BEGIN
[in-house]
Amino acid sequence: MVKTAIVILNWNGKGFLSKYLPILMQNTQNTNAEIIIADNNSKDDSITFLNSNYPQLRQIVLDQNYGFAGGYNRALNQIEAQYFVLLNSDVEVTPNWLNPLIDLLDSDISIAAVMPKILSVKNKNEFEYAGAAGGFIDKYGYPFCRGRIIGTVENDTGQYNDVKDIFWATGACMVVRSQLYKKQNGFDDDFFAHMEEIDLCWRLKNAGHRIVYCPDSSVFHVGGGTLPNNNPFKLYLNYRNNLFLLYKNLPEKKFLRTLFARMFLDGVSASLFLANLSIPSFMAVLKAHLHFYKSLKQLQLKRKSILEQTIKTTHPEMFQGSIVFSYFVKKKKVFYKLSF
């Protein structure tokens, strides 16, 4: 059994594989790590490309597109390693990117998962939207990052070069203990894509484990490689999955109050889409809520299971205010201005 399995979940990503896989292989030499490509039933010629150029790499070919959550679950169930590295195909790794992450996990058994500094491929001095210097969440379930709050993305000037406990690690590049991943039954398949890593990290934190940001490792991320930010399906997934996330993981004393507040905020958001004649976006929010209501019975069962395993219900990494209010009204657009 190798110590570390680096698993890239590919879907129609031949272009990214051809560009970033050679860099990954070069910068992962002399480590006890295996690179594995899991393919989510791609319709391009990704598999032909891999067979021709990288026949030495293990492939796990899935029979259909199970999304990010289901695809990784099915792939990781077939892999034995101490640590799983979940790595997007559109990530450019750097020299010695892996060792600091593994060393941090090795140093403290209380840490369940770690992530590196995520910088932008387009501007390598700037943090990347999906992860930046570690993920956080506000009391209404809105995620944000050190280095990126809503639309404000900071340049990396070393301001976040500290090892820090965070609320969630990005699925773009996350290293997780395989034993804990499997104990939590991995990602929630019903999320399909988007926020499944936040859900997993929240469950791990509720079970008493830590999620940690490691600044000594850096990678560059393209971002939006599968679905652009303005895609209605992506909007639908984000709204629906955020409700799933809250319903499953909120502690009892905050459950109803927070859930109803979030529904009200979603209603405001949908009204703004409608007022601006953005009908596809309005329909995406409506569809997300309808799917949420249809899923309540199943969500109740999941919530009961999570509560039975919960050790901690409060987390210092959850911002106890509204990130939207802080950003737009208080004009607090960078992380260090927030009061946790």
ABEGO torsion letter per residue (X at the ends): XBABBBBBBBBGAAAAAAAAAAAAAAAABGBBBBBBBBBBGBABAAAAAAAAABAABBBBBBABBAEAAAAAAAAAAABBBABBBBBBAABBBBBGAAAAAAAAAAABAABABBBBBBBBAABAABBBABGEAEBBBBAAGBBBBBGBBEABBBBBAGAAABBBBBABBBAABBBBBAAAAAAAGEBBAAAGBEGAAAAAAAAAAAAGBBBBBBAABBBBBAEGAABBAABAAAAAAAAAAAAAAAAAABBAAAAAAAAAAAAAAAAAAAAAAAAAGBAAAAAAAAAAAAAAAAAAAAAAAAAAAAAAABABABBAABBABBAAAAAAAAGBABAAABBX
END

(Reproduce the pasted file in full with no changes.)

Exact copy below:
[in-house]
Amino acid sequence: MVKTAIVILNWNGKGFLSKYLPILMQNTQNTNAEIIIADNNSKDDSITFLNSNYPQLRQIVLDQNYGFAGGYNRALNQIEAQYFVLLNSDVEVTPNWLNPLIDLLDSDISIAAVMPKILSVKNKNEFEYAGAAGGFIDKYGYPFCRGRIIGTVENDTGQYNDVKDIFWATGACMVVRSQLYKKQNGFDDDFFAHMEEIDLCWRLKNAGHRIVYCPDSSVFHVGGGTLPNNNPFKLYLNYRNNLFLLYKNLPEKKFLRTLFARMFLDGVSASLFLANLSIPSFMAVLKAHLHFYKSLKQLQLKRKSILEQTIKTTHPEMFQGSIVFSYFVKKKKVFYKLSF
């Protein structure tokens, strides 16, 4: 059994594989790590490309597109390693990117998962939207990052070069203990894509484990490689999955109050889409809520299971205010201005 399995979940990503896989292989030499490509039933010629150029790499070919959550679950169930590295195909790794992450996990058994500094491929001095210097969440379930709050993305000037406990690690590049991943039954398949890593990290934190940001490792991320930010399906997934996330993981004393507040905020958001004649976006929010209501019975069962395993219900990494209010009204657009 190798110590570390680096698993890239590919879907129609031949272009990214051809560009970033050679860099990954070069910068992962002399480590006890295996690179594995899991393919989510791609319709391009990704598999032909891999067979021709990288026949030495293990492939796990899935029979259909199970999304990010289901695809990784099915792939990781077939892999034995101490640590799983979940790595997007559109990530450019750097020299010695892996060792600091593994060393941090090795140093403290209380840490369940770690992530590196995520910088932008387009501007390598700037943090990347999906992860930046570690993920956080506000009391209404809105995620944000050190280095990126809503639309404000900071340049990396070393301001976040500290090892820090965070609320969630990005699925773009996350290293997780395989034993804990499997104990939590991995990602929630019903999320399909988007926020499944936040859900997993929240469950791990509720079970008493830590999620940690490691600044000594850096990678560059393209971002939006599968679905652009303005895609209605992506909007639908984000709204629906955020409700799933809250319903499953909120502690009892905050459950109803927070859930109803979030529904009200979603209603405001949908009204703004409608007022601006953005009908596809309005329909995406409506569809997300309808799917949420249809899923309540199943969500109740999941919530009961999570509560039975919960050790901690409060987390210092959850911002106890509204990130939207802080950003737009208080004009607090960078992380260090927030009061946790």
ABEGO torsion letter per residue (X at the ends): XBABBBBBBBBGAAAAAAAAAAAAAAAABGBBBBBBBBBBGBABAAAAAAAAABAABBBBBBABBAEAAAAAAAAAAABBBABBBBBBAABBBBBGAAAAAAAAAAABAABABBBBBBBBAABAABBBABGEAEBBBBAAGBBBBBGBBEABBBBBAGAAABBBBBABBBAABBBBBAAAAAAAGEBBAAAGBEGAAAAAAAAAAAAGBBBBBBAABBBBBAEGAABBAABAAAAAAAAAAAAAAAAAABBAAAAAAAAAAAAAAAAAAAAAAAAAGBAAAAAAAAAAAAAAAAAAAAAAAAAAAAAAABABABBAABBABBAAAAAAAAGBABAAABBX